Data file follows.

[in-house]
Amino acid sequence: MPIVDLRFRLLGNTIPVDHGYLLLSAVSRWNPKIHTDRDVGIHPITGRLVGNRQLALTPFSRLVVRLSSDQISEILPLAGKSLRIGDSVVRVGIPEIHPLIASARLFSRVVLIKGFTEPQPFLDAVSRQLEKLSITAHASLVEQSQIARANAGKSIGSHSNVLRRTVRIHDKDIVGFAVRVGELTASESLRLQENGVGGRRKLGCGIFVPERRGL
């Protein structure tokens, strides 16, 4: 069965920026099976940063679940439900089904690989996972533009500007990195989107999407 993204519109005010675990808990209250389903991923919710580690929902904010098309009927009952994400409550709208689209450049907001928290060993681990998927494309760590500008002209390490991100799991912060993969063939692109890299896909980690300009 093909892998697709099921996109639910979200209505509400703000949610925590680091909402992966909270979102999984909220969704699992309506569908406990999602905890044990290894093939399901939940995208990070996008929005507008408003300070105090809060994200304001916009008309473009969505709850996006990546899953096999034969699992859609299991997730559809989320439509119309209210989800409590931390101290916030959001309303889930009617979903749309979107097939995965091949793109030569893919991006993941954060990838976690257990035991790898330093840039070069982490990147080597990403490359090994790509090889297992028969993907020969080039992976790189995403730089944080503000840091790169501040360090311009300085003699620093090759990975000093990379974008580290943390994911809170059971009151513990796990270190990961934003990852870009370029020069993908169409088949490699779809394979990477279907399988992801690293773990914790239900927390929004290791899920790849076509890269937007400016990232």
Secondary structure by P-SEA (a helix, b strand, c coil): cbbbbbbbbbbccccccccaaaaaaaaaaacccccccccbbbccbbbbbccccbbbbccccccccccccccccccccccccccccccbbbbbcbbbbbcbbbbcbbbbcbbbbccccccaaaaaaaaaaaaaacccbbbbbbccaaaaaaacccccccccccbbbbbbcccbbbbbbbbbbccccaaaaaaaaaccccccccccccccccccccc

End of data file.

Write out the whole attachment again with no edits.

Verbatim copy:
[in-house]
Amino acid sequence: MPIVDLRFRLLGNTIPVDHGYLLLSAVSRWNPKIHTDRDVGIHPITGRLVGNRQLALTPFSRLVVRLSSDQISEILPLAGKSLRIGDSVVRVGIPEIHPLIASARLFSRVVLIKGFTEPQPFLDAVSRQLEKLSITAHASLVEQSQIARANAGKSIGSHSNVLRRTVRIHDKDIVGFAVRVGELTASESLRLQENGVGGRRKLGCGIFVPERRGL
């Protein structure tokens, strides 16, 4: 069965920026099976940063679940439900089904690989996972533009500007990195989107999407 993204519109005010675990808990209250389903991923919710580690929902904010098309009927009952994400409550709208689209450049907001928290060993681990998927494309760590500008002209390490991100799991912060993969063939692109890299896909980690300009 093909892998697709099921996109639910979200209505509400703000949610925590680091909402992966909270979102999984909220969704699992309506569908406990999602905890044990290894093939399901939940995208990070996008929005507008408003300070105090809060994200304001916009008309473009969505709850996006990546899953096999034969699992859609299991997730559809989320439509119309209210989800409590931390101290916030959001309303889930009617979903749309979107097939995965091949793109030569893919991006993941954060990838976690257990035991790898330093840039070069982490990147080597990403490359090994790509090889297992028969993907020969080039992976790189995403730089944080503000840091790169501040360090311009300085003699620093090759990975000093990379974008580290943390994911809170059971009151513990796990270190990961934003990852870009370029020069993908169409088949490699779809394979990477279907399988992801690293773990914790239900927390929004290791899920790849076509890269937007400016990232």
Secondary structure by P-SEA (a helix, b strand, c coil): cbbbbbbbbbbccccccccaaaaaaaaaaacccccccccbbbccbbbbbccccbbbbccccccccccccccccccccccccccccccbbbbbcbbbbbcbbbbcbbbbcbbbbccccccaaaaaaaaaaaaaacccbbbbbbccaaaaaaacccccccccccbbbbbbcccbbbbbbbbbbccccaaaaaaaaaccccccccccccccccccccc